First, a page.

I am relatively new to DSP and am trying to implement a frequency domain convolution for multiple channels. I'm trying to use fft convolution, but perform the overlap-add method in the frequency-domain, rather than time-domain. I have implemented this in MATLAB and I cannot seem to get it working correctly, so I just wanted to check that the fundamental idea is actually correct. The idea is to:
-> get input signal with N samples -> fft @ 2N -> multiply with an IR (already fft'd at 2N) -> add the previous overlap-add segment to the first N samples of the 2N signal -> save the last N samples of the 2N signals in the overlap-add vector -> ifft the first N samples of the processed 2N signal and output the real part of that.
I thought this would work because of the linearity properties of the DFT, by which an addition of the overlap-add segment could be done in the time-domain or frequency-domain to the same result, unless I have misunderstood this. However, I haven't been able to find any information explicitly saying that this is possible.
UPDATE: I've just realised that it may not actually work because I'm trying to handle the frequency-domain signals like time-domain signals (saving parts of them), whereas the FD signals are actually different, I think. So the new question is whether there's a way to perform the overlap-add method in the frequency-domain, so I can add all the different channels in the FD and performa single ifft for the final signal as opposed to multiple iffts for each channel before adding them together.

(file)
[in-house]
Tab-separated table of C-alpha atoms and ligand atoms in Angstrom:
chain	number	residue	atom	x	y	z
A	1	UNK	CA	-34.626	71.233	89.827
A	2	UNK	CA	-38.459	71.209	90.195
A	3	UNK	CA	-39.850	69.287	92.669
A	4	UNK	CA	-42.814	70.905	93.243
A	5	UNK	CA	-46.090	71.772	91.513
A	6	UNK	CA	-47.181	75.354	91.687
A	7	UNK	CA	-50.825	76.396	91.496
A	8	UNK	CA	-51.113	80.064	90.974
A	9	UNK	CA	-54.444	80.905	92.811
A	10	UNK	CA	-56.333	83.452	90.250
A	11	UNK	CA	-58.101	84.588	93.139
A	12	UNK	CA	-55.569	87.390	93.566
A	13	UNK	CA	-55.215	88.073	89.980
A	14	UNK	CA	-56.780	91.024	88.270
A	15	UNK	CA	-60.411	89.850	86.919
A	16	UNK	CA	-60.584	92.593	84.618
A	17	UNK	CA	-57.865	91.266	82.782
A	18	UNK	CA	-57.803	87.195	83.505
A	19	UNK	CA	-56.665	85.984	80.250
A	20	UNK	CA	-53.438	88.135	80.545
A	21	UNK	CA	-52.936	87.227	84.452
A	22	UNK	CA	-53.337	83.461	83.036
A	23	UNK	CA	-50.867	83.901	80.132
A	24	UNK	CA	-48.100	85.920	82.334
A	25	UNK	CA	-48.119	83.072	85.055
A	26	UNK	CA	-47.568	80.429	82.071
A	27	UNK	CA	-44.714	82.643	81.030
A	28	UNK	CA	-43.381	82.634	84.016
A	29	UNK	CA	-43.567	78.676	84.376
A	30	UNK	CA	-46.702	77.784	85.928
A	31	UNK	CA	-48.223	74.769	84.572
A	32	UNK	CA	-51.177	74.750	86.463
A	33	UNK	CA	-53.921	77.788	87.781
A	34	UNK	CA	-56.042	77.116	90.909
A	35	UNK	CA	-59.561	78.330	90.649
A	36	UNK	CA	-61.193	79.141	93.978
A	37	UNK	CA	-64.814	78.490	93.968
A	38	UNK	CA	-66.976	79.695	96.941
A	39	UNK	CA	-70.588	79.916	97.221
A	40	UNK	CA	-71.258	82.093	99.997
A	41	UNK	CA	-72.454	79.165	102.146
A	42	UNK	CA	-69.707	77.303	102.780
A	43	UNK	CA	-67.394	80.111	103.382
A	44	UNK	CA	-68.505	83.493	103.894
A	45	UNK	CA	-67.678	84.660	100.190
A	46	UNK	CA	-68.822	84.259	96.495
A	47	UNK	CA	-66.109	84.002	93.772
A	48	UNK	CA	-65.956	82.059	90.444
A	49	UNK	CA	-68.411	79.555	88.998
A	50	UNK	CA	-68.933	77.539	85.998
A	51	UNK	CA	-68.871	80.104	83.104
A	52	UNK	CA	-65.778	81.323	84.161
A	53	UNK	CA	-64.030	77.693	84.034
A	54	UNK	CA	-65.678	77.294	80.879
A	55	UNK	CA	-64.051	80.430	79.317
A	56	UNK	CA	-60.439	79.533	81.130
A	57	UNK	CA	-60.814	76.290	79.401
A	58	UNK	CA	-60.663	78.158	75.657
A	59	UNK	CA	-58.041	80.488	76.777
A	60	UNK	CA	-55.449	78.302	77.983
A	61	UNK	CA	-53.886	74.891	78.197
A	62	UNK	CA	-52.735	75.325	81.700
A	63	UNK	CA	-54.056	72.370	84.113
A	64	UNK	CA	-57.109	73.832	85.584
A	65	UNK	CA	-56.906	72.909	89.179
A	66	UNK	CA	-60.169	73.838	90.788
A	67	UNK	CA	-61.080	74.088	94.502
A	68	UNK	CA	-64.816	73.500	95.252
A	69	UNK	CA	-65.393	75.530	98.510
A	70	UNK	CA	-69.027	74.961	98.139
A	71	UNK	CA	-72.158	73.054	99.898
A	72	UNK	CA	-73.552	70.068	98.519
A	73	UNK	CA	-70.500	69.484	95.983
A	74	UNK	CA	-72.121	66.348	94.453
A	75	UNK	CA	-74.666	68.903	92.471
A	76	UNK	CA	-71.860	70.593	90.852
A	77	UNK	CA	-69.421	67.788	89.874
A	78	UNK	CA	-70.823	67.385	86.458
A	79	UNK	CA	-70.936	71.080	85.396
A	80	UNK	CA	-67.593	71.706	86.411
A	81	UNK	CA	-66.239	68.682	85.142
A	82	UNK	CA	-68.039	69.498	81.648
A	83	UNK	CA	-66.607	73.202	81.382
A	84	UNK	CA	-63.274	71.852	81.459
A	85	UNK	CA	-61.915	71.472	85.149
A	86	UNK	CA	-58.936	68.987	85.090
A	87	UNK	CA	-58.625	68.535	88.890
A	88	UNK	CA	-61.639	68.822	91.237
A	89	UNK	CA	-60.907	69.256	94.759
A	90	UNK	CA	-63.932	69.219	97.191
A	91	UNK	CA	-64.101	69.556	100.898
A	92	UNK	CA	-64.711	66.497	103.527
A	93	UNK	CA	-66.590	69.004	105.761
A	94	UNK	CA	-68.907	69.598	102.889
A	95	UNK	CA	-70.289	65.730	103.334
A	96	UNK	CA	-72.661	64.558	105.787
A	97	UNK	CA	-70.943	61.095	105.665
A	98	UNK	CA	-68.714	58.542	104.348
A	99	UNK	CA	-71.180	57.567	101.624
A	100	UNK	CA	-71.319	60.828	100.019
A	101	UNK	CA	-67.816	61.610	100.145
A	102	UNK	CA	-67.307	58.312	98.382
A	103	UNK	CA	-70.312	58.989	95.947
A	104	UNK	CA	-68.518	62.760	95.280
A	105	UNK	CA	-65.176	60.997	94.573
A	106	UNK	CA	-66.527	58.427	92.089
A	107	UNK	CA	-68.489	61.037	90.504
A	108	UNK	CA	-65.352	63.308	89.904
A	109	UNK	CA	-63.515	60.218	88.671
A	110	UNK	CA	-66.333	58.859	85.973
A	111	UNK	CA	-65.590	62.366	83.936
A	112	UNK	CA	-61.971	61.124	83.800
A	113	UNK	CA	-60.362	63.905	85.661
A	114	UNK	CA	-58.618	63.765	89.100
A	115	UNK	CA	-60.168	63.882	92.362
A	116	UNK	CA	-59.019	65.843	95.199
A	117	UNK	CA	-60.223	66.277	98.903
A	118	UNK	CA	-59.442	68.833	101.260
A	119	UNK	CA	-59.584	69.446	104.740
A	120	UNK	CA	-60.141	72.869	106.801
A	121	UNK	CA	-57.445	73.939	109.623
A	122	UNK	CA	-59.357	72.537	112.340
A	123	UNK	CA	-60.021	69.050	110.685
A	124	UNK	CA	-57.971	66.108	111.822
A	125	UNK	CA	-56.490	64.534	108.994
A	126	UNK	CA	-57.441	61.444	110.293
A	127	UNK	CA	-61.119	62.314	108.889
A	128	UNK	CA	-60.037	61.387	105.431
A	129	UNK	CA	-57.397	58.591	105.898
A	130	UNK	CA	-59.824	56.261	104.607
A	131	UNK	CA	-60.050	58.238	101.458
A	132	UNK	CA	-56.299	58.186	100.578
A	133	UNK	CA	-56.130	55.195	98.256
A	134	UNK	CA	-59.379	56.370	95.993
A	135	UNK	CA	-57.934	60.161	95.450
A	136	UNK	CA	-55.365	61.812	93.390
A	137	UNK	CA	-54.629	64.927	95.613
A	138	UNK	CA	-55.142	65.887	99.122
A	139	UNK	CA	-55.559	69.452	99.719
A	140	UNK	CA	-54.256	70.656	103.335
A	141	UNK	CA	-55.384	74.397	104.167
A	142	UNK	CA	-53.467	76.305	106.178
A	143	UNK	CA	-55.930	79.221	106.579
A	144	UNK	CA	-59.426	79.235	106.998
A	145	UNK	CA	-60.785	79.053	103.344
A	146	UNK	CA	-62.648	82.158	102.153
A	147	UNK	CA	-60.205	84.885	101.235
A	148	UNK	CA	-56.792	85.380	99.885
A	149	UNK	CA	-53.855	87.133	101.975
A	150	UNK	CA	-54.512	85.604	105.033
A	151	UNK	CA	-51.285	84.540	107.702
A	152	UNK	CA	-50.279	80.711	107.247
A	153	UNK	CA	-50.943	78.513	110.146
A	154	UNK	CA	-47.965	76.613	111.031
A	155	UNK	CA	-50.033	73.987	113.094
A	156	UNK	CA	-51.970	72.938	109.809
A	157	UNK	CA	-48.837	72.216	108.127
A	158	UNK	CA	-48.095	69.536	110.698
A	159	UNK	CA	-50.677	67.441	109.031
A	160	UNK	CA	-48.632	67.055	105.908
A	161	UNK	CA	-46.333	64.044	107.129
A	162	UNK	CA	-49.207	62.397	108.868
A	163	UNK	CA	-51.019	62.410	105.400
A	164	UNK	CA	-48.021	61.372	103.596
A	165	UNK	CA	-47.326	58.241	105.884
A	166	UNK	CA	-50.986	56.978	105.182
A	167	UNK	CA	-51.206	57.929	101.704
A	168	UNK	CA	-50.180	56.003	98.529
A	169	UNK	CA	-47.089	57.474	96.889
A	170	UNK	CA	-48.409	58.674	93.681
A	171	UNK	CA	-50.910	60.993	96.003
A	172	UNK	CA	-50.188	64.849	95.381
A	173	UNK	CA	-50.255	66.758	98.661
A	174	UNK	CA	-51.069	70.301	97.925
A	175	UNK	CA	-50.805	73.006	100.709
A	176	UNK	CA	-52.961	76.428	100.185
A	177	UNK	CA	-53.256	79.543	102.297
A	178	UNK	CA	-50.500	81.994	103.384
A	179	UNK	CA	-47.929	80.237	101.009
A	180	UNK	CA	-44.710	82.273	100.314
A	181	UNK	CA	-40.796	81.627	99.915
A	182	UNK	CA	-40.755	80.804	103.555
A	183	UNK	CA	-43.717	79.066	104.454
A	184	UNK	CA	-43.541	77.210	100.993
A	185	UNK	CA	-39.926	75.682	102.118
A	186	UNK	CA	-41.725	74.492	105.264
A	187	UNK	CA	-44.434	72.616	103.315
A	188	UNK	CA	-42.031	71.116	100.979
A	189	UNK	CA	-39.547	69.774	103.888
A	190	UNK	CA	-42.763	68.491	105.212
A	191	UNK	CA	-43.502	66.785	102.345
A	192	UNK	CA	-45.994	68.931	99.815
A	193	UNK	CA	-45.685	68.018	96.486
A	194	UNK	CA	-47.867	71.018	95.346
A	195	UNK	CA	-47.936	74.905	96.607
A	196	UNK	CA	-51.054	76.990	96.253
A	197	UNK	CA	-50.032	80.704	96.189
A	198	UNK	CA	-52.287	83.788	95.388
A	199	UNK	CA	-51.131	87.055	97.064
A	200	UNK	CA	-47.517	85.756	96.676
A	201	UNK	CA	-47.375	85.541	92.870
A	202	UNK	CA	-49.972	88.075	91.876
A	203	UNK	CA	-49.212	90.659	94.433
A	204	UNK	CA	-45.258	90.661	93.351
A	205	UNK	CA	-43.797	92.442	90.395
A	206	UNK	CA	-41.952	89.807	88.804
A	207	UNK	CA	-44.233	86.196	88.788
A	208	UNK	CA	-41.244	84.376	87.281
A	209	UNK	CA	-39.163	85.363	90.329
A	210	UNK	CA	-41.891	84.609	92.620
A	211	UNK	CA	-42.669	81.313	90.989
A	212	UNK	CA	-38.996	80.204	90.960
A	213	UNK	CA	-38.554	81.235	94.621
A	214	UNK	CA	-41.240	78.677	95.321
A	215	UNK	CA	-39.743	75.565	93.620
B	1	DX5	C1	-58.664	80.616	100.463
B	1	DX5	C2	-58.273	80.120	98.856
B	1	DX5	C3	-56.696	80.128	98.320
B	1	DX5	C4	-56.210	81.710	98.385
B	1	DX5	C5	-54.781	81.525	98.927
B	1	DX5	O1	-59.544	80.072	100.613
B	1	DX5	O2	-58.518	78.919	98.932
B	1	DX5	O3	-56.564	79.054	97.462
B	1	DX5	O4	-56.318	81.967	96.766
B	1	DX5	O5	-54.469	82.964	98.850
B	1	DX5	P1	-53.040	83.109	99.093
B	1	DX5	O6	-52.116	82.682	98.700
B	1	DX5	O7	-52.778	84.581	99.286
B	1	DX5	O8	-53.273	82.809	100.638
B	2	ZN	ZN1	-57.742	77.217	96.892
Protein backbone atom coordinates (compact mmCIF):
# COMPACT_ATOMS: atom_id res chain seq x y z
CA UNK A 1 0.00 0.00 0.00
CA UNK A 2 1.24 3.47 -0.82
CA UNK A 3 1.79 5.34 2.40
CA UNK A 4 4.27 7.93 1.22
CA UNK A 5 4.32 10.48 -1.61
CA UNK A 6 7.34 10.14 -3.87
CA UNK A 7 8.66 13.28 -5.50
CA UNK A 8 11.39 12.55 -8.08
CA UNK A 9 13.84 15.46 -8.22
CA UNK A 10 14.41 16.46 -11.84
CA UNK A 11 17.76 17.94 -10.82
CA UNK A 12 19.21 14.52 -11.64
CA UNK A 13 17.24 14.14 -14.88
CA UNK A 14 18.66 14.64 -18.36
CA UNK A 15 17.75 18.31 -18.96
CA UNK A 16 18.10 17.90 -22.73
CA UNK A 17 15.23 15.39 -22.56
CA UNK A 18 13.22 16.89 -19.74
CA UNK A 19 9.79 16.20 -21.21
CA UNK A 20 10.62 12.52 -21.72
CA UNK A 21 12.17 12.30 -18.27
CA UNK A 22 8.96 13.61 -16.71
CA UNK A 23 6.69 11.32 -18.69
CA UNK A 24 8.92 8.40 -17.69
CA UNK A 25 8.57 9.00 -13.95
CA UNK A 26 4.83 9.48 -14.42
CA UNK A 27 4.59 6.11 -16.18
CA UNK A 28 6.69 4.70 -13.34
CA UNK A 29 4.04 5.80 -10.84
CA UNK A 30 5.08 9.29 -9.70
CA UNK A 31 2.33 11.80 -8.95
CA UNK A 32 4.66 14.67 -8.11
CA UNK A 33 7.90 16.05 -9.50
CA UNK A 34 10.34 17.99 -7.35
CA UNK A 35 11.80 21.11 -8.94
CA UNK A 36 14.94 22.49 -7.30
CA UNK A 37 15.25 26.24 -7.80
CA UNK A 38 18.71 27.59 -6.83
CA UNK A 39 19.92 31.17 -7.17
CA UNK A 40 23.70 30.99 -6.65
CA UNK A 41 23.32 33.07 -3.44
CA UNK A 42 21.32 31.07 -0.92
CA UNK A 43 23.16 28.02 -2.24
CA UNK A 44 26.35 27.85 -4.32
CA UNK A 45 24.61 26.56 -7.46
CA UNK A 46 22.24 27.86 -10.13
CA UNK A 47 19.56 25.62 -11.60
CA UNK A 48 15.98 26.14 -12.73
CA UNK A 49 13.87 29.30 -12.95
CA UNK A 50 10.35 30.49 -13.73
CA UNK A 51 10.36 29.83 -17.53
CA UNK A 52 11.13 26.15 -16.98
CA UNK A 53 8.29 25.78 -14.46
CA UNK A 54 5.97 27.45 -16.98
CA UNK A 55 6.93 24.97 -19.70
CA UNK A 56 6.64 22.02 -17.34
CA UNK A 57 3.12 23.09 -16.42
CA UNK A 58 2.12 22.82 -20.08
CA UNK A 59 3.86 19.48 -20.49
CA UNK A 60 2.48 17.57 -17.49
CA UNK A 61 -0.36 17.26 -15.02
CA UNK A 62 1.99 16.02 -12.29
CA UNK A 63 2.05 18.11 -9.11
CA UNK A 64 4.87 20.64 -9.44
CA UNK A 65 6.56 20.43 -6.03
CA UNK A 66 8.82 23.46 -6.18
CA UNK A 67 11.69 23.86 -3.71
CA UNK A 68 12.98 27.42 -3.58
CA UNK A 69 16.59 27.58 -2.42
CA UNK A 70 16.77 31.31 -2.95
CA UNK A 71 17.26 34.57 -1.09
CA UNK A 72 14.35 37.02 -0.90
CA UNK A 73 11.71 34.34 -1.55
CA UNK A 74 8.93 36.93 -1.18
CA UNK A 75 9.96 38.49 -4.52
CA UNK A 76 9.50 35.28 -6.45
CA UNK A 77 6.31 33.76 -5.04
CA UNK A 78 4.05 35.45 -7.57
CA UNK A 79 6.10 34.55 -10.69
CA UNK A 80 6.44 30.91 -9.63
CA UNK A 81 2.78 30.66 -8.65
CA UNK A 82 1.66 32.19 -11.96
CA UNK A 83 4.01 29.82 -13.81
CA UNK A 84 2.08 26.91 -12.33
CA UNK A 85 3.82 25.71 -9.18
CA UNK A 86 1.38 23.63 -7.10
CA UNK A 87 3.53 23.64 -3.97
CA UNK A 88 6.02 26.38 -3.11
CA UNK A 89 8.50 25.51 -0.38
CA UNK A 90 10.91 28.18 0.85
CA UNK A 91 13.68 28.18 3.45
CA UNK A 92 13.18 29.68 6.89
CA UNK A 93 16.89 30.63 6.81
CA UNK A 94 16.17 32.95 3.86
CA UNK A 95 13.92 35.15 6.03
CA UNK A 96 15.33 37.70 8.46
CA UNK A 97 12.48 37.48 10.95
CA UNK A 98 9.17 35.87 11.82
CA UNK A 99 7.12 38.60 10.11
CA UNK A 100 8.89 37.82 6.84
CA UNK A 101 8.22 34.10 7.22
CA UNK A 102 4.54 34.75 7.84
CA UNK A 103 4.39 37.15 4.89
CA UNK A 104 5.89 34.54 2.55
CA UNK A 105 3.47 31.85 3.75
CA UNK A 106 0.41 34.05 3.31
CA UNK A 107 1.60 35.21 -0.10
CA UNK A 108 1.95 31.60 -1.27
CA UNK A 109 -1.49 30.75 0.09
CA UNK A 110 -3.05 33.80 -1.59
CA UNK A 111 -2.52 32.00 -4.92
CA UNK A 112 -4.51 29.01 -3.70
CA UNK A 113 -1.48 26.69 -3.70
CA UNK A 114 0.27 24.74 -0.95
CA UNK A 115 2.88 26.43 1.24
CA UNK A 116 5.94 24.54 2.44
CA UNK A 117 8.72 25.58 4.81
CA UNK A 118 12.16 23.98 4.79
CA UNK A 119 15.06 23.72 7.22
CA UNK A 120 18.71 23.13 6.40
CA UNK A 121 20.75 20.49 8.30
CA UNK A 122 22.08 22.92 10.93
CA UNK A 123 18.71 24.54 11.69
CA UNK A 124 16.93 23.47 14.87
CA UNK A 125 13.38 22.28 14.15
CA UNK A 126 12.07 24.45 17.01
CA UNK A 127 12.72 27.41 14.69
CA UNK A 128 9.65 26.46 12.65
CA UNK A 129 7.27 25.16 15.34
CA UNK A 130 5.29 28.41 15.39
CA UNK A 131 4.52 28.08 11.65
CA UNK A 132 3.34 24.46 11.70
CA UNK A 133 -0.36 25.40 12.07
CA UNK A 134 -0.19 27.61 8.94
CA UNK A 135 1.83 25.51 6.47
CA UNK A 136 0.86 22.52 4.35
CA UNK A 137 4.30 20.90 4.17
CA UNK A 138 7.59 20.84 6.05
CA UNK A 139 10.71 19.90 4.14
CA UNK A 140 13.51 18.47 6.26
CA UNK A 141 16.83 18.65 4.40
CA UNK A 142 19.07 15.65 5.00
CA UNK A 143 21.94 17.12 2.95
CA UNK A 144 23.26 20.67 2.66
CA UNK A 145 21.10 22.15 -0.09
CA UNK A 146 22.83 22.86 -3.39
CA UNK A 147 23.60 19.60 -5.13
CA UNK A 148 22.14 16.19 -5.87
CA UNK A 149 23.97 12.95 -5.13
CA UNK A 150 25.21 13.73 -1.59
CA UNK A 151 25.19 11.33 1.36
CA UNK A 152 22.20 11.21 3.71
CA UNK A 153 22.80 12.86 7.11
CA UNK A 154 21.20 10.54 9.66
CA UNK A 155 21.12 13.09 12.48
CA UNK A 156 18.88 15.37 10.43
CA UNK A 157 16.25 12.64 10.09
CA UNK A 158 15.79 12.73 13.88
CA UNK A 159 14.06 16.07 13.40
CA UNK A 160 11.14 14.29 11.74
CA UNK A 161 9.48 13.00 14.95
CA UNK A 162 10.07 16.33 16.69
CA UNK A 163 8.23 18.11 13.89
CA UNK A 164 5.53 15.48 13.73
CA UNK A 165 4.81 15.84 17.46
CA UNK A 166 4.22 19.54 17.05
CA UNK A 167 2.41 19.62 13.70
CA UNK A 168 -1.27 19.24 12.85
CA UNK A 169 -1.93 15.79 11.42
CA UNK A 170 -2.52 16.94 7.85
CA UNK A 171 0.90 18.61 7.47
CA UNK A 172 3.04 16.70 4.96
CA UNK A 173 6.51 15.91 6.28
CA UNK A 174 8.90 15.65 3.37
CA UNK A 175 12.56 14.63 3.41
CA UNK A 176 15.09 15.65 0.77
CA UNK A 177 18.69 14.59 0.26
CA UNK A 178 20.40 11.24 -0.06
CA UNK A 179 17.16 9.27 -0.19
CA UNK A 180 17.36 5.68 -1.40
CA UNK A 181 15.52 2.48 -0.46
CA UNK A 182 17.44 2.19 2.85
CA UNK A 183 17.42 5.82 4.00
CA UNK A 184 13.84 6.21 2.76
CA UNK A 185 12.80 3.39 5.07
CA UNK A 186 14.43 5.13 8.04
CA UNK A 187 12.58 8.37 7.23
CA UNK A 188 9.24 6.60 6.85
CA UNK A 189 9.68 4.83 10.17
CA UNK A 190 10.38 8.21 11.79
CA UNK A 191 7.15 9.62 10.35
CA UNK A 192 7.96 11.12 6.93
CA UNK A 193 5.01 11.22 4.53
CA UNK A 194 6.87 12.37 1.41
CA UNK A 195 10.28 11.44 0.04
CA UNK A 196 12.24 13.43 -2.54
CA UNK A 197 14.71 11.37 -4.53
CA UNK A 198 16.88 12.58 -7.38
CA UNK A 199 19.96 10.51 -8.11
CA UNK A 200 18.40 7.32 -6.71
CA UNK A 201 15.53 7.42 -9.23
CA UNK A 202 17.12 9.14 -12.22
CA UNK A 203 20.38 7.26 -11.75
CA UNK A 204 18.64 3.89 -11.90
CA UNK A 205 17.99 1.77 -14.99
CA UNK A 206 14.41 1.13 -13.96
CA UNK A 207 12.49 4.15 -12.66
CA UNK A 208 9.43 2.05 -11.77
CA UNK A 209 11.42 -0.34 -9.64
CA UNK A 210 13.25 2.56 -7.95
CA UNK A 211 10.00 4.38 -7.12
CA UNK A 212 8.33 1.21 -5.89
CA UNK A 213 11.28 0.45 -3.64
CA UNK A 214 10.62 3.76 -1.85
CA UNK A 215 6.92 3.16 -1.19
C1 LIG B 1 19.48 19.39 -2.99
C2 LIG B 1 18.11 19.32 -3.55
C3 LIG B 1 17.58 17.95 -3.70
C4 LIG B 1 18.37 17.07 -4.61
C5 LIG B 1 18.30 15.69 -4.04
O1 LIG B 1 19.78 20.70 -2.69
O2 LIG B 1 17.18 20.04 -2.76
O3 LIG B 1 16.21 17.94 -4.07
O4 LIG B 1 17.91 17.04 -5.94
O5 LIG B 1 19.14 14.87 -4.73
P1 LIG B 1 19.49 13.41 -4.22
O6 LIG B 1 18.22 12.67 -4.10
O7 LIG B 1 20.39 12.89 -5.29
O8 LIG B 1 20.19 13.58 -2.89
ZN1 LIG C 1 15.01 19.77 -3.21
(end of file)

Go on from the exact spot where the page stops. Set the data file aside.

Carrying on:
You wouldn’t be overlap adding in the frequency domain. The equivalent operation would be to to interpolate in the frequency domain, phase shift the second set of data and then add them together. The interpolation could be done by further zero padding the data, but I don’t think there’s any good reason to do it this way. The presumption would be that you had both sets of data already, so it would be more efficient to just treat them as a single set of data, or to just use overlap add instead. However, if you are just trying out the mathematics to see if it works that’s what you would do